May 6 - May 15, 2021
“I love pattern, order, and symmetry. This exhibit is all about depicting order and then breaking that order, so that a new figure or realm emerges and opposes it. It is about uniformity and consistency yielding to something that is free, defiant, and unique. It is about ideas that challenge the system.” – Carlo Tanseco
Carlo Tanseco is well-known in design circles as a maverick – a product and furniture designer frequently featured in CITEM, an architecture graduate, an entrepreneur connected with various businesses. But he kept a secret passion that took him years to have the time and opportunity for. This first solo painting exhibition by Carlo Tanseco explores pattern and order on the one hand, and liberation from patterns, and by extension, the prevailing social order or the limits we impose on ourselves, on the other. This is his first painting exhibition; something that he took years to transition in to this medium, is his personal expression of breaking free from his usual forms of expression and creativity to pursue this passion which started since childhood.
Four series, all about the iconic, comprise the exhibition; showing not just the depth, but also the range of the artist in his debut. Tanseco’s take on classical mythology – the Minotaur and the labyrinth, Pandora and the box, the fall of Icarus, among others, all take on a graphic quality that not only look pleasing to the eye in their symmetry, but also wittily integrate patterns as part of the narrative.
The second series is about Jose Rizal, and sections of his poem Mi Ultimo Adios, integrates the musings of the artist on our society and history, in the light of our national hero’s literary farewell. Integrating Rizal’s ophthalmology as metaphor for his insights, Tanseco expresses criticality on real patriotism.
The third series are on two of his artistic heroes, whose works and visage are iconic. Vignettes from the life of Salvador Dali and Yayoi Kusama are integrated into the works, which utilize visual forms that the artists have used.
The last, a lone portrait, from which the exhibition all started from, shows the ability of the artist to express in his style, the characteristics of a person.
All these series by Tanseco are visually tied together by a graphic rendition of pattern and symmetry. Knowledgeable and witty, the images he produces show the hallmarks of an artist confident and in an advanced state of development. Conceptually, they are all of idealizations – myth, nation, hero, icon – which presage the trajectory of this artist, whose initial foray shows a mark of matured visual identity, ripe for a full artistic career in the visual arts.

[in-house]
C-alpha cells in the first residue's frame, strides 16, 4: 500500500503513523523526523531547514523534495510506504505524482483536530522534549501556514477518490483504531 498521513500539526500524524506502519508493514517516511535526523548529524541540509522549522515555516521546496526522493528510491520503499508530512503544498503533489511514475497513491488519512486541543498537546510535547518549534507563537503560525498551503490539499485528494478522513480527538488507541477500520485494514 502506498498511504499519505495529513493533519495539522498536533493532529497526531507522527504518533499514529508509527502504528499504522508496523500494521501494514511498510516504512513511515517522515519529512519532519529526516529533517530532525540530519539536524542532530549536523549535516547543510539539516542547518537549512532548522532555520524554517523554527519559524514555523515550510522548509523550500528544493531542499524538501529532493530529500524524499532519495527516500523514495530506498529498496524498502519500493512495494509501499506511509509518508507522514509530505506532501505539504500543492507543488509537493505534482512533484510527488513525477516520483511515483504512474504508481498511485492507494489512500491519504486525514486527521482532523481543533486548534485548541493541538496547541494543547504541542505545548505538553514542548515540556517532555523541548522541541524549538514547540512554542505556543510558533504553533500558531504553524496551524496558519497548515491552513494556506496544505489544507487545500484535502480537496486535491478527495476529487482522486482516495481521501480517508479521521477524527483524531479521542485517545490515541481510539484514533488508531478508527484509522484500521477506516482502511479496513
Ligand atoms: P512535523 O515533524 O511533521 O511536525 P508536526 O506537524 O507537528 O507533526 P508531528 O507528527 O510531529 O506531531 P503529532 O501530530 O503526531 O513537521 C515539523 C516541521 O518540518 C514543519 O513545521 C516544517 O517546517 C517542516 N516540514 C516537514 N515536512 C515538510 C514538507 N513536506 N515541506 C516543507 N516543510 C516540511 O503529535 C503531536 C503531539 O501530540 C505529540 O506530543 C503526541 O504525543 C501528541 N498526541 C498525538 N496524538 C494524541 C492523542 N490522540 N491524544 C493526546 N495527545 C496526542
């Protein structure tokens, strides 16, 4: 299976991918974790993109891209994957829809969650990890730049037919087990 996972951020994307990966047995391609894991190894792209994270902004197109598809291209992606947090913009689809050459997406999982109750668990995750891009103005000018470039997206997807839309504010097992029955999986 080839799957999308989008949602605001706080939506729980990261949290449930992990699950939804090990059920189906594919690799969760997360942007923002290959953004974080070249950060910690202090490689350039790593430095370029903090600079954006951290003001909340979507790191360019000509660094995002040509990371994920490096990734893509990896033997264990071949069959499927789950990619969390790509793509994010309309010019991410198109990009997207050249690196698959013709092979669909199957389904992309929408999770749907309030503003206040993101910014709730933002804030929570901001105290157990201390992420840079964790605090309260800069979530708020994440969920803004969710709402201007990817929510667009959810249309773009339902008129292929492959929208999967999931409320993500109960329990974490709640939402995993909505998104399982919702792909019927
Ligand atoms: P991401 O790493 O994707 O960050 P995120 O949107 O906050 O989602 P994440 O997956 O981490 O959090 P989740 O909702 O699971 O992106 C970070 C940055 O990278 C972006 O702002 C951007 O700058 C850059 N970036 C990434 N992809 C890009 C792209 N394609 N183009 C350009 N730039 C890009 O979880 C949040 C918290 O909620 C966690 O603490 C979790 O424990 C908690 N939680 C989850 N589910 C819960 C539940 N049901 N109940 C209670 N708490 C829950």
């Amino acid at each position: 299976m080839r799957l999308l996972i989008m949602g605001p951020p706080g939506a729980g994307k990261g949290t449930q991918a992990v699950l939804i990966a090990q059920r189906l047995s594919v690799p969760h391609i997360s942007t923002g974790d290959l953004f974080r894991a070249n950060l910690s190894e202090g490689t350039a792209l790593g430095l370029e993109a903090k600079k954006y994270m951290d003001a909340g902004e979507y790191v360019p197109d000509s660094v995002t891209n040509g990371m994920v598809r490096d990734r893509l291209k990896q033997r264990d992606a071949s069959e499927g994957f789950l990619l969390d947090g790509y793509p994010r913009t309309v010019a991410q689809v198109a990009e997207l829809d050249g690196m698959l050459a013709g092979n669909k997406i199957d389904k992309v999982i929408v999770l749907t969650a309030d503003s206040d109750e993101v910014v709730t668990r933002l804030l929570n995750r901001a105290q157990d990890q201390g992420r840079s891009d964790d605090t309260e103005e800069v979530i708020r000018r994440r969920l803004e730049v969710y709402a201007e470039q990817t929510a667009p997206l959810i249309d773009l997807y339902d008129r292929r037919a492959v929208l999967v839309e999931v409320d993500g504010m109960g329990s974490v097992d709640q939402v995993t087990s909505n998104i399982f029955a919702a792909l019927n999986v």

Building a collection that started out as an idea of being stuck at home and having enough time to create, Carlo S. Tanseco’s Juxtaposed Between Order & Complexity collection brought itself to life when the Covid-19 cases started rising and lockdowns from left to right were implemented.
The main concept of the collection was to break patterns, violate order, and disrupt symmetry in each piece. Showcased in Art Cube Gallery from May 6-22, 2021.
Irony, contrast, and duality are the main drivers of Tanseco’s inspiration. He shares that the concept has been brewing in his mind for almost a decade and that the events that unfolded in the last year has helped his concept take shape. Creating art at a very challenging time has permitted him to discover new inspiration and material.
“A pandemic heightened my sense of mortality, and that is very liberating.” The artist confesses.
Tanseco shares that his vision for now has only gone as far as his next collection but he shares that he is driven, excited, and motivated despite the country’s current situation and hopes that this is true for all of art in general.
For Tanseco, art is like a vaccine. One needs a vaccine to protect their physical health while art is something that can be used for the healing of one’s mental health.
Tanseco desires for his audience to embark on a journey each time they view his works. He is fascinated with how each person has a different perspective and that this applies to how they hear, see, and share stories.
“The pandemic made this duality more evident. I am so amused at how each one's reality can be as different as night and day. It’s nothing new, but I guess in this Age of Information, it is more pronounced—fake news versus real news. So, right now, this is how I see the subject and the narrative, but it is presented in such a way that it encourages interpretation from the audience.” Tanseco shares as the interview closes.
Written by Alecs Ronquillo